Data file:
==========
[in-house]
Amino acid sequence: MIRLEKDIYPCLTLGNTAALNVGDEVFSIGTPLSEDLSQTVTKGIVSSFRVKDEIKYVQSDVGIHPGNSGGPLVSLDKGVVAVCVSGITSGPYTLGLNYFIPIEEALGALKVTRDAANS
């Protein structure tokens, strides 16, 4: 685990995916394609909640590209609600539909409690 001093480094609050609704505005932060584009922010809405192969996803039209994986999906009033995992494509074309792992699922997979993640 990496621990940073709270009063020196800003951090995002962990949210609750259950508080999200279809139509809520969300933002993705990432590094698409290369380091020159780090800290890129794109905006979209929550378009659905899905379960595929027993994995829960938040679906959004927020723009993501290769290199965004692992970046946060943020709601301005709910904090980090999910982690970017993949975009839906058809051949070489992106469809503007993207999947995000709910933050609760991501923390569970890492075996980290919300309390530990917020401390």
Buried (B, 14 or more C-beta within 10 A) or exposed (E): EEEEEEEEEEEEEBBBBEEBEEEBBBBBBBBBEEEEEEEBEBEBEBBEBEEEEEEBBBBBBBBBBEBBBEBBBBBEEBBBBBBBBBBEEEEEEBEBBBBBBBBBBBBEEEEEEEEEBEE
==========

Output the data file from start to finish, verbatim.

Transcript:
[in-house]
Amino acid sequence: MIRLEKDIYPCLTLGNTAALNVGDEVFSIGTPLSEDLSQTVTKGIVSSFRVKDEIKYVQSDVGIHPGNSGGPLVSLDKGVVAVCVSGITSGPYTLGLNYFIPIEEALGALKVTRDAANS
């Protein structure tokens, strides 16, 4: 685990995916394609909640590209609600539909409690 001093480094609050609704505005932060584009922010809405192969996803039209994986999906009033995992494509074309792992699922997979993640 990496621990940073709270009063020196800003951090995002962990949210609750259950508080999200279809139509809520969300933002993705990432590094698409290369380091020159780090800290890129794109905006979209929550378009659905899905379960595929027993994995829960938040679906959004927020723009993501290769290199965004692992970046946060943020709601301005709910904090980090999910982690970017993949975009839906058809051949070489992106469809503007993207999947995000709910933050609760991501923390569970890492075996980290919300309390530990917020401390």
Buried (B, 14 or more C-beta within 10 A) or exposed (E): EEEEEEEEEEEEEBBBBEEBEEEBBBBBBBBBEEEEEEEBEBEBEBBEBEEEEEEBBBBBBBBBBEBBBEBBBBBEEBBBBBBBBBBEEEEEEBEBBBBBBBBBBBBEEEEEEEEEBEE